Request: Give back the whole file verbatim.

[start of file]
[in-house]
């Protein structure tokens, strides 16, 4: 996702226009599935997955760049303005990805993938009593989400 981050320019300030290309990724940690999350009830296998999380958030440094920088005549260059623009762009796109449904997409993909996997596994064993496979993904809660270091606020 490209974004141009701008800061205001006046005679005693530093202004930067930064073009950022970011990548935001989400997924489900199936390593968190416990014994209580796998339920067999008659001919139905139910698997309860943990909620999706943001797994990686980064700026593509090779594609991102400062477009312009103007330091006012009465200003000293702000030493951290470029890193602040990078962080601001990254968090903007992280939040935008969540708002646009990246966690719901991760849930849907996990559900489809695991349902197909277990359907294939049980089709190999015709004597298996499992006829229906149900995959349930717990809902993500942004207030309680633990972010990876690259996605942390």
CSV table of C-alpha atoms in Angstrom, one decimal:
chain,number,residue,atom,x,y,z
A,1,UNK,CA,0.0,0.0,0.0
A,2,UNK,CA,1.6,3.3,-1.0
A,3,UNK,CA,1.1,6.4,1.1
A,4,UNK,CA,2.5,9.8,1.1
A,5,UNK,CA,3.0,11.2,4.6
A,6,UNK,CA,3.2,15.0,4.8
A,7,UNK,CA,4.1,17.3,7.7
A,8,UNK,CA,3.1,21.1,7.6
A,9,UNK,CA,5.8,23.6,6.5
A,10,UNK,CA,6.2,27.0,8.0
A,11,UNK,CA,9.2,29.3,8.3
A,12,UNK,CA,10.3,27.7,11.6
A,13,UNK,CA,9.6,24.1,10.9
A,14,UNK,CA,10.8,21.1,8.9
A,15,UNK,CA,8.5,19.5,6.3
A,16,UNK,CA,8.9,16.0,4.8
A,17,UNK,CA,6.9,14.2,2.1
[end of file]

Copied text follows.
[in-house]
């Protein structure tokens, strides 16, 4: 996702226009599935997955760049303005990805993938009593989400 981050320019300030290309990724940690999350009830296998999380958030440094920088005549260059623009762009796109449904997409993909996997596994064993496979993904809660270091606020 490209974004141009701008800061205001006046005679005693530093202004930067930064073009950022970011990548935001989400997924489900199936390593968190416990014994209580796998339920067999008659001919139905139910698997309860943990909620999706943001797994990686980064700026593509090779594609991102400062477009312009103007330091006012009465200003000293702000030493951290470029890193602040990078962080601001990254968090903007992280939040935008969540708002646009990246966690719901991760849930849907996990559900489809695991349902197909277990359907294939049980089709190999015709004597298996499992006829229906149900995959349930717990809902993500942004207030309680633990972010990876690259996605942390």
CSV table of C-alpha atoms in Angstrom, one decimal:
chain,number,residue,atom,x,y,z
A,1,UNK,CA,0.0,0.0,0.0
A,2,UNK,CA,1.6,3.3,-1.0
A,3,UNK,CA,1.1,6.4,1.1
A,4,UNK,CA,2.5,9.8,1.1
A,5,UNK,CA,3.0,11.2,4.6
A,6,UNK,CA,3.2,15.0,4.8
A,7,UNK,CA,4.1,17.3,7.7
A,8,UNK,CA,3.1,21.1,7.6
A,9,UNK,CA,5.8,23.6,6.5
A,10,UNK,CA,6.2,27.0,8.0
A,11,UNK,CA,9.2,29.3,8.3
A,12,UNK,CA,10.3,27.7,11.6
A,13,UNK,CA,9.6,24.1,10.9
A,14,UNK,CA,10.8,21.1,8.9
A,15,UNK,CA,8.5,19.5,6.3
A,16,UNK,CA,8.9,16.0,4.8
A,17,UNK,CA,6.9,14.2,2.1